Sad commentary, indeed

24 06 2012

It is possible that, without Facebook, I wouldn’t find any inspiration to write at all.  It’s amazing how many times a comment there will set me to thinking about larger issues.

This morning’s inspiration had to do with the Sandusky verdict.

“After watching the live coverage on CNN of the Sandusky verdict, I have to say this: I believe that the legal counsel they had commenting about the process is right. It is unfortunate commentary on not only the case and the defendant, but also our society when the crowd gathered outside the courthouse cheered as the verdict was revealed. Now sure, it is good that this man is being held accountable for his actions, but consider. Lives have been ruined and families have been torn apart because of this. Yes, I am thankful for the judicial process and for this conviction, but I don’t feel like cheering. All the pain, anger, and destruction he has caused. That doesn’t seem like a reason to cheer. I feel extreme sadness for all those involved, including Mr. Sandusky.”

(Bold added.)

Let’s see what I can unpack here.  The biggest one for me, obviously, is the part that I bolded.  “Lives have been ruined…”  Yes, let’s look at that.  I loathe the passive construction, the one where things just happen, but apparently nobody actually did them.  So let’s change that around to express what actually occurred here.  Jerry Sandusky ruined lives.  He raped children.  He set up a foundation for access to young boys and he groomed them so that he could rape them repeatedly.  There were those around him who knew what was happening and did nothing, or did the minimum that could let them tell themselves that they didn’t do nothing.  Jerry Sandusky raped children.  A lot of them.

So is it really an “unfortunate commentary on our society” for people to literally cheer the verdict?  I don’t think it is.  I don’t have a problem with people expressing their opinions vigorously.  To shake our heads sadly about This Sad Commentary On Society is a classic silencing technique… how very icky, how repulsive, how uncomfortable to hear people expressing their real feelings about a sexual predator.    And I know how I felt when I heard the verdict.  Relief that this pedophile rapist did NOT ultimately get away with it, in spite of the indifference of the all-powerful Penn State football program over decades.  Joy that the victims had been heard, and believed, that they knew they were not alone in what they had endured, and that it was Not. Their. Fault.

Yes.  I will cheer that.

I don’t feel sadness for Mr. Sandusky.  He’s a rapist who got caught.  He made his choices.  And I don’t care much what kind of pathology you have, there is no universe in which raping a child is okay.  I do feel a certain sadness for his family, particularly with the more recent revelations that Sandusky molested his own son.  I’m sure that Dottie Sandusky would literally rather die than face the storm that must be outside her front door every morning.  But for Sandusky himself?  He raped children.  And now he gets to spend the rest of his life in prison.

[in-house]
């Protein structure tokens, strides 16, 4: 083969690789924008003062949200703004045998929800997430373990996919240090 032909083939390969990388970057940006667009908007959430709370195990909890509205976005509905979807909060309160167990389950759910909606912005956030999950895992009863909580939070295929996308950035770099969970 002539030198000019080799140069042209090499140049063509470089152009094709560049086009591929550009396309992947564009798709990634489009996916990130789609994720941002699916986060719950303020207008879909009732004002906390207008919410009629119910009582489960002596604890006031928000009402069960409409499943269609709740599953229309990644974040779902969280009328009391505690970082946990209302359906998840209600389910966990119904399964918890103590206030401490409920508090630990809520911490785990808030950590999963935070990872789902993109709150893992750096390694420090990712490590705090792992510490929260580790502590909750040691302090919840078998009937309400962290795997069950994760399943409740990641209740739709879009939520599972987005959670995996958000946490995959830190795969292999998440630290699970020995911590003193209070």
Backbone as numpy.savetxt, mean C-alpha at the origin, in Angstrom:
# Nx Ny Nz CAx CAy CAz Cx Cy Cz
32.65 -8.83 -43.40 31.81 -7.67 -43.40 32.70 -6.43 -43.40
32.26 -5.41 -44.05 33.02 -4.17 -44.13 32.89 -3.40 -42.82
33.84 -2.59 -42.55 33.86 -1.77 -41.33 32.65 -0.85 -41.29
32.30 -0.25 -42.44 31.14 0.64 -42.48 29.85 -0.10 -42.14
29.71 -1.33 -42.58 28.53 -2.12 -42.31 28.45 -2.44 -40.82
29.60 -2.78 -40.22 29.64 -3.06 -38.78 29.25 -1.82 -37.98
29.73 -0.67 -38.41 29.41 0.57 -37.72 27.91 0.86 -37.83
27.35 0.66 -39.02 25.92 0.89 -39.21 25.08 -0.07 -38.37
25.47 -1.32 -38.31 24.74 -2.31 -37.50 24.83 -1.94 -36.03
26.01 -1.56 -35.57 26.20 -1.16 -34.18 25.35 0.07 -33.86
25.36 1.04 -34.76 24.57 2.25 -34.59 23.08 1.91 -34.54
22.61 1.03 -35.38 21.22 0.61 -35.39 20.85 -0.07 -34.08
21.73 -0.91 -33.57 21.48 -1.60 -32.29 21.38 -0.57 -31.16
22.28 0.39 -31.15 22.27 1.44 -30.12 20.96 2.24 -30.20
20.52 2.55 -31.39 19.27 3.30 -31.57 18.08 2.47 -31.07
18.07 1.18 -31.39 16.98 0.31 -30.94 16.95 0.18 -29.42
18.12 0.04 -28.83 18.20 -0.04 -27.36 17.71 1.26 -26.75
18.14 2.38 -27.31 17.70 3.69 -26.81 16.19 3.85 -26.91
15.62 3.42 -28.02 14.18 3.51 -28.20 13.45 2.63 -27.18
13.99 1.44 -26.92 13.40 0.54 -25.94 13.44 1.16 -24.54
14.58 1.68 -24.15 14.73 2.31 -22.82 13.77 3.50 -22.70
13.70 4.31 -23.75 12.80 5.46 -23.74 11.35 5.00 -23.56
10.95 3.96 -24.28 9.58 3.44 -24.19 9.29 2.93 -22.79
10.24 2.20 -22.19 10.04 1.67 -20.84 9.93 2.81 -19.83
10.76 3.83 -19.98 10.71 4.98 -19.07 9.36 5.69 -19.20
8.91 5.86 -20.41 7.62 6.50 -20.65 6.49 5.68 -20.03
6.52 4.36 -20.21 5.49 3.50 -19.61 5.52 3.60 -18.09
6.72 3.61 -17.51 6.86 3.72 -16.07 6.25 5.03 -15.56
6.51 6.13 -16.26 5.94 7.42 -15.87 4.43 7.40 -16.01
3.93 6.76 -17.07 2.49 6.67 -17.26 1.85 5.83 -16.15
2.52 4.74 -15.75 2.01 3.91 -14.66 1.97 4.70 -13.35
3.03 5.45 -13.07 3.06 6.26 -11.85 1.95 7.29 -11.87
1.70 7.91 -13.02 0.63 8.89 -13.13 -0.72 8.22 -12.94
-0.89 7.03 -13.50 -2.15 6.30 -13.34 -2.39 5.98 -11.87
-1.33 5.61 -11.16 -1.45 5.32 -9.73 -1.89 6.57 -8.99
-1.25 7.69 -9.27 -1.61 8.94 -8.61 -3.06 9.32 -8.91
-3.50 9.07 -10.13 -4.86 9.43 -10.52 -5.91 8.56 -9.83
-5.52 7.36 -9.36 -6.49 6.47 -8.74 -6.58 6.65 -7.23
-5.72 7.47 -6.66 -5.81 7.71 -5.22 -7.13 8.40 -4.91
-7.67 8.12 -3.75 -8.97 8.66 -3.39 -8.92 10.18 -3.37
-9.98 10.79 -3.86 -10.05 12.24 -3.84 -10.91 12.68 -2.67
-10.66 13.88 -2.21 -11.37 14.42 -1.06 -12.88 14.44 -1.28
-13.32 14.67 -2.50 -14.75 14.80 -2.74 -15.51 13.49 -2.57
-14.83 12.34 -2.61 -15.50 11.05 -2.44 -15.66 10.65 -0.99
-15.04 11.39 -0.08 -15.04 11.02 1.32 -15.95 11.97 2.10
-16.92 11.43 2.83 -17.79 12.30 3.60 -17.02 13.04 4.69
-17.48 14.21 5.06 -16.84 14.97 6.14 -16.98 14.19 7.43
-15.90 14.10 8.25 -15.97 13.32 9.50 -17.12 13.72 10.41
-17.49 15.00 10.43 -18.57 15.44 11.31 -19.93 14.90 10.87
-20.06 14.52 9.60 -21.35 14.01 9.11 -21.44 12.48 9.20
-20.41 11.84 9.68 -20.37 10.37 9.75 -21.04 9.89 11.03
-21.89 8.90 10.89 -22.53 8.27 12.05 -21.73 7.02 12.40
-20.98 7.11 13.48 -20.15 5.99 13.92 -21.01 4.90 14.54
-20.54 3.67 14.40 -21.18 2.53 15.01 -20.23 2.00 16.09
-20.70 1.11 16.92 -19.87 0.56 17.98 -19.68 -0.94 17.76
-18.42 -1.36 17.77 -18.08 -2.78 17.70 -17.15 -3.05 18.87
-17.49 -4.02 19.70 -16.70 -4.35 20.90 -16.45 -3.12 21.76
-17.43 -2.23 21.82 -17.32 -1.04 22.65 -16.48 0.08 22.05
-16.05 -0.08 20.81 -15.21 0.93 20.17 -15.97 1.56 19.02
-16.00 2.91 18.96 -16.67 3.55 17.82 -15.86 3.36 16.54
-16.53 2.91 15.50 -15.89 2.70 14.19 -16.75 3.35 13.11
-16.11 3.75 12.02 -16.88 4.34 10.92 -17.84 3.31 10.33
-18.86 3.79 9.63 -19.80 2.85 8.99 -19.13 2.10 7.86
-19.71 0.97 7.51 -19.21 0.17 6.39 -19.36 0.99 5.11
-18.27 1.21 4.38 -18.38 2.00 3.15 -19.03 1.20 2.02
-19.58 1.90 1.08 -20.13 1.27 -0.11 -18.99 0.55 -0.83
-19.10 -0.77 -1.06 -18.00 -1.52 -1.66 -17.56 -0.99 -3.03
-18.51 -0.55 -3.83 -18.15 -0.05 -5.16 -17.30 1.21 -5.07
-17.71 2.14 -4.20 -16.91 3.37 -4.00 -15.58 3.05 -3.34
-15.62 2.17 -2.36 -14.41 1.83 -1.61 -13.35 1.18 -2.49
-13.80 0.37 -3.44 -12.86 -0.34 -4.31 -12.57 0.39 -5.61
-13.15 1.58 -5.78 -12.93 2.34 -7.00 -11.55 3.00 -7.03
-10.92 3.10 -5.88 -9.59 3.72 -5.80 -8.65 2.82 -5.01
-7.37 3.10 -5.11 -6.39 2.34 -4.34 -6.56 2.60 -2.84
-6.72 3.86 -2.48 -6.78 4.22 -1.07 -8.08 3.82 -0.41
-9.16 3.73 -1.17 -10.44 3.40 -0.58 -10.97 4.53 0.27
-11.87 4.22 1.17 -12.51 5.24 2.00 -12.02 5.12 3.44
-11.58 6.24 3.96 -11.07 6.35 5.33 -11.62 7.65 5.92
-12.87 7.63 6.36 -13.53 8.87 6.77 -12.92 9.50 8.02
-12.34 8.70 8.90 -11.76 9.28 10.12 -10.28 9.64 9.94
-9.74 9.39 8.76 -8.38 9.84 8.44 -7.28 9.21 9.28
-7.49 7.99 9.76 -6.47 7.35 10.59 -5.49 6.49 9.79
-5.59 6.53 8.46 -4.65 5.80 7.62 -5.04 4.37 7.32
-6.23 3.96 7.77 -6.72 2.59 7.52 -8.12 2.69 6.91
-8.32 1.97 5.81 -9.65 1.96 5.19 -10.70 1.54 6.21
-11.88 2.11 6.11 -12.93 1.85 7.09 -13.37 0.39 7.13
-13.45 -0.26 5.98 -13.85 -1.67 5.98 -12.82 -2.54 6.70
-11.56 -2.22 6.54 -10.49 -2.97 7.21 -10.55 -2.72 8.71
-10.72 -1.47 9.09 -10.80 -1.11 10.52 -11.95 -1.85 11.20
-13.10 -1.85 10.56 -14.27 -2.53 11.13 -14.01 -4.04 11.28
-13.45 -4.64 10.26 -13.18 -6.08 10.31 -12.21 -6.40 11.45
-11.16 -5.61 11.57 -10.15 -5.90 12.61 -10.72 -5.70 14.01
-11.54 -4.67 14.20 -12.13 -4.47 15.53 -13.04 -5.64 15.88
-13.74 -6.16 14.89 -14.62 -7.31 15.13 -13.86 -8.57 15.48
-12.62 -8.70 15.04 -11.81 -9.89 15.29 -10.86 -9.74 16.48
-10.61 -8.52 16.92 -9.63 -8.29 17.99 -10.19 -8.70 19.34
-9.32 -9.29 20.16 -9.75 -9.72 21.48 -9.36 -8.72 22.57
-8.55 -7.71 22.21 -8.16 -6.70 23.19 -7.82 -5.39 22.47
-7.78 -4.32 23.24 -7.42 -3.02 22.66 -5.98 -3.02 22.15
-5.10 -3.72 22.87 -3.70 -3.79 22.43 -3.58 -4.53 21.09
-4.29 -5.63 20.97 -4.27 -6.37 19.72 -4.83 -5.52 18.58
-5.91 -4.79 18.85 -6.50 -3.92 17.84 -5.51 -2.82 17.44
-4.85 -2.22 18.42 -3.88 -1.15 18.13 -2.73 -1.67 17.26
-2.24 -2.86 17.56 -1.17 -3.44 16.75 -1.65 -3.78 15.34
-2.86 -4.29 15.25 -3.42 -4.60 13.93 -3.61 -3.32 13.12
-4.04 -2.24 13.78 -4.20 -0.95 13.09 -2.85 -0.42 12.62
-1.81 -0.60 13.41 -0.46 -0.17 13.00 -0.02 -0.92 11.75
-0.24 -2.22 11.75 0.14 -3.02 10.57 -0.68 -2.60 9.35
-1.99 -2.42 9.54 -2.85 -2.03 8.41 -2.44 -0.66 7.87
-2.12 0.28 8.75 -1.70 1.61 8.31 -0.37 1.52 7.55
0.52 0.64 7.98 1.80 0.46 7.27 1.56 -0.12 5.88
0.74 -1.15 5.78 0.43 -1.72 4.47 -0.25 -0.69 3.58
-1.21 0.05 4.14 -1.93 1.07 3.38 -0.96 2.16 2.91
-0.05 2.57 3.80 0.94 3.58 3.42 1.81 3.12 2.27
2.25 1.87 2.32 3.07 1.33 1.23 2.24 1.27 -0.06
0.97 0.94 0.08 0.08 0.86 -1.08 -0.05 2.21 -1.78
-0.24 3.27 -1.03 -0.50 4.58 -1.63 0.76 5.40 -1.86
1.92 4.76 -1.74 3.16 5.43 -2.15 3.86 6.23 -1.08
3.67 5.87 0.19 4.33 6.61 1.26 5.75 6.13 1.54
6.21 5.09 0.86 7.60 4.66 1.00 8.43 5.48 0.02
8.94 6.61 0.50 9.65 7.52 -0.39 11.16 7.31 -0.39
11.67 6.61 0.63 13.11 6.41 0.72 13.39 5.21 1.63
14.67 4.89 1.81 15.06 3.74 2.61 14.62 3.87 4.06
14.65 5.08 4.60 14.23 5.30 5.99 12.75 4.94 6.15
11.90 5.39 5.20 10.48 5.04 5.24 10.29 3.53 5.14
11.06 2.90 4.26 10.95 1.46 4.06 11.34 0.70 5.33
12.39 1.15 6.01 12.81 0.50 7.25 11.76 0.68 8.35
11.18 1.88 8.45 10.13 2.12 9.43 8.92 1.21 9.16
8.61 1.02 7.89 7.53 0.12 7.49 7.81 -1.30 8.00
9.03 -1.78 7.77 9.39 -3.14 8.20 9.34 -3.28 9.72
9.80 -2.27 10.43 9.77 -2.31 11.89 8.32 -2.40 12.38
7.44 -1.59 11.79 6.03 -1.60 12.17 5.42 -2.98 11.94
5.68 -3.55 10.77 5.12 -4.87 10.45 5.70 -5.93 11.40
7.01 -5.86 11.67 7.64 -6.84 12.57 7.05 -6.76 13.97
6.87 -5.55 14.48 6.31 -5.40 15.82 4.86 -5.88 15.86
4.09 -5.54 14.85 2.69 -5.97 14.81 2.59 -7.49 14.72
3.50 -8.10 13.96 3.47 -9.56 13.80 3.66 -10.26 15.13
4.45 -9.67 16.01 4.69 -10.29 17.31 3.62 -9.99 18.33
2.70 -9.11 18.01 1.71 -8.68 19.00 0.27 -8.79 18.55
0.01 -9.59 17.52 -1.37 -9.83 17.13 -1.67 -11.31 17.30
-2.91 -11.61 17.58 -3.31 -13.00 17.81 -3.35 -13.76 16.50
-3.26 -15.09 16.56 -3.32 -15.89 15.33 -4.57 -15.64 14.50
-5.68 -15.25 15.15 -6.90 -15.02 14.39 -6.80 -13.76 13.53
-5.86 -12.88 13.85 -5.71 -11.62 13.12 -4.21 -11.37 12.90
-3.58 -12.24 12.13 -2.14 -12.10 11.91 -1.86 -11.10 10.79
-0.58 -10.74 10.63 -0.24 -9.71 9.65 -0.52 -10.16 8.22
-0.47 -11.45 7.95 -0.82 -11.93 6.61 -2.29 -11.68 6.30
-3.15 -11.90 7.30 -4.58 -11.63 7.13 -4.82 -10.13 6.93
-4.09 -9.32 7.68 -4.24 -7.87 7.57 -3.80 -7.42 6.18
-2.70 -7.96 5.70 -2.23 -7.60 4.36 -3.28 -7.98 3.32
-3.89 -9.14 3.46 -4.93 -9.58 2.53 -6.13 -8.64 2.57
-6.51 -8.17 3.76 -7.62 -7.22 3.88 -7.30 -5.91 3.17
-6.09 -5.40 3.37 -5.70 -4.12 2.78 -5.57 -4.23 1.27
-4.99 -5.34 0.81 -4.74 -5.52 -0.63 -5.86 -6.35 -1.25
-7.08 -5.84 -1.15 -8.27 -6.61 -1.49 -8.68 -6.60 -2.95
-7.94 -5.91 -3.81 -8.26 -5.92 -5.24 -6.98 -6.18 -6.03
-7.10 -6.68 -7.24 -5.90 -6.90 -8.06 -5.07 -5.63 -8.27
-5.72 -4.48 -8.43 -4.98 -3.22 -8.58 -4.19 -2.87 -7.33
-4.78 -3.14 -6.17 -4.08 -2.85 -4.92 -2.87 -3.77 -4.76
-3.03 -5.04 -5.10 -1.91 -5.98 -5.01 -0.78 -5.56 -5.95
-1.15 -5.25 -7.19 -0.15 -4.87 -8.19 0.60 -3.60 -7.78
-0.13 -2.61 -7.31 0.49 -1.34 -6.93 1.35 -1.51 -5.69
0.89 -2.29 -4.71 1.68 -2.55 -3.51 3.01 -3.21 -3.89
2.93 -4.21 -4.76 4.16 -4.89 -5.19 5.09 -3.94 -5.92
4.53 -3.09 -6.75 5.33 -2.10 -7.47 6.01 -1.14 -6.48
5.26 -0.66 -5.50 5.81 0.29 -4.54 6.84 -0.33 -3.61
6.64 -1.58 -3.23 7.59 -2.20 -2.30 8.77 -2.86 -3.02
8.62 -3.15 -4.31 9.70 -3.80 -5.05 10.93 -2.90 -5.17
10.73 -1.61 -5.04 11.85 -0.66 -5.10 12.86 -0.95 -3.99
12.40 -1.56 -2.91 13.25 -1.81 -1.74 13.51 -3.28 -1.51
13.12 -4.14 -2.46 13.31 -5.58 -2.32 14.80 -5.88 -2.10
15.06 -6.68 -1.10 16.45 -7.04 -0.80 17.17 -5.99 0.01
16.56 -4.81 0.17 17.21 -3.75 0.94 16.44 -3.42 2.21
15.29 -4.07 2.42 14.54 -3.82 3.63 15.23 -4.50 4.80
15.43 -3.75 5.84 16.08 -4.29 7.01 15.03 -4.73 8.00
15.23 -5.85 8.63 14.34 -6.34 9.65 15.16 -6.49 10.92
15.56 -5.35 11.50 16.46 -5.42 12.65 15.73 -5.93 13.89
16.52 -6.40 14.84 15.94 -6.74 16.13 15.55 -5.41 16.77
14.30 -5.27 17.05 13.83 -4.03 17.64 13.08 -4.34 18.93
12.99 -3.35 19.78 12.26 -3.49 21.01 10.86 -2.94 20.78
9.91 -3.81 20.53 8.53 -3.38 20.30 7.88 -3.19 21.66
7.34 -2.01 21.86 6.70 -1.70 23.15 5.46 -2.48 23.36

Yes.  I will cheer that.

“I feel extreme sadness for all those involved, including Mr. Sandusky.” This noble stance, of expressing sympathy to everyone involved, it seems so grown-up, doesn’t it?  You’re the mature, objective outsider, the one who can somehow magically see the entire situation, and wow, look how big you are for seeing the pain everywhere.  It’s insidious.  Look at all that pain!  Look at all those hurting people! We should feel sorry for all of them! When you do that, you can make all that pain equivalent.  It’s a real short step from there to saying that Sandusky (and his family) are just as hurt as the victims.

Yeah.  Fuck that noise.

I do not doubt that those who love Jerry Sandusky are hurting.  The kind of hurt that makes you want to curl on yourself and howl until it stops.  But I will never, in a thousand lifetimes, be able to make that equivalent to what Sandusky’s victims went through.  He groomed his victims, told them he loved them, and then he raped them.  Betrayal of an adult is one thing.  What Sandusky did to all those children is orders of magnitude worse.  His actions blew apart young lives – they can be rebuilt and made strong again, but imagine what those children could have done if they didn’t have to spend all that effort and energy on pulling their souls back together.  Imagine what the families could be feeling if Sandusky hadn’t raped their children.  What the focus of their lives might be, what they could be exploring or experiencing together, if there weren’t a giant smoking crater in the middle of their lives.

I’ve seen some writing about how we should hope that Sandusky somehow can find himself love and forgiveness through Jesus.  As a Christian, I should probably get on board.  I really can’t.  If he finds peace, forgiveness, joy, love… I don’t much care.  What happens to him after they toss him in prison doesn’t really concern me.  What does concern me is how all of those who were victimized by the choices he made try to pick up the pieces of their lives and move forward.   Sandusky doesn’t have another single thing to do except exist inside of a prison.  All those other people have to try to rebuild lives.  They’re the ones who deserve our real concern and our prayers.

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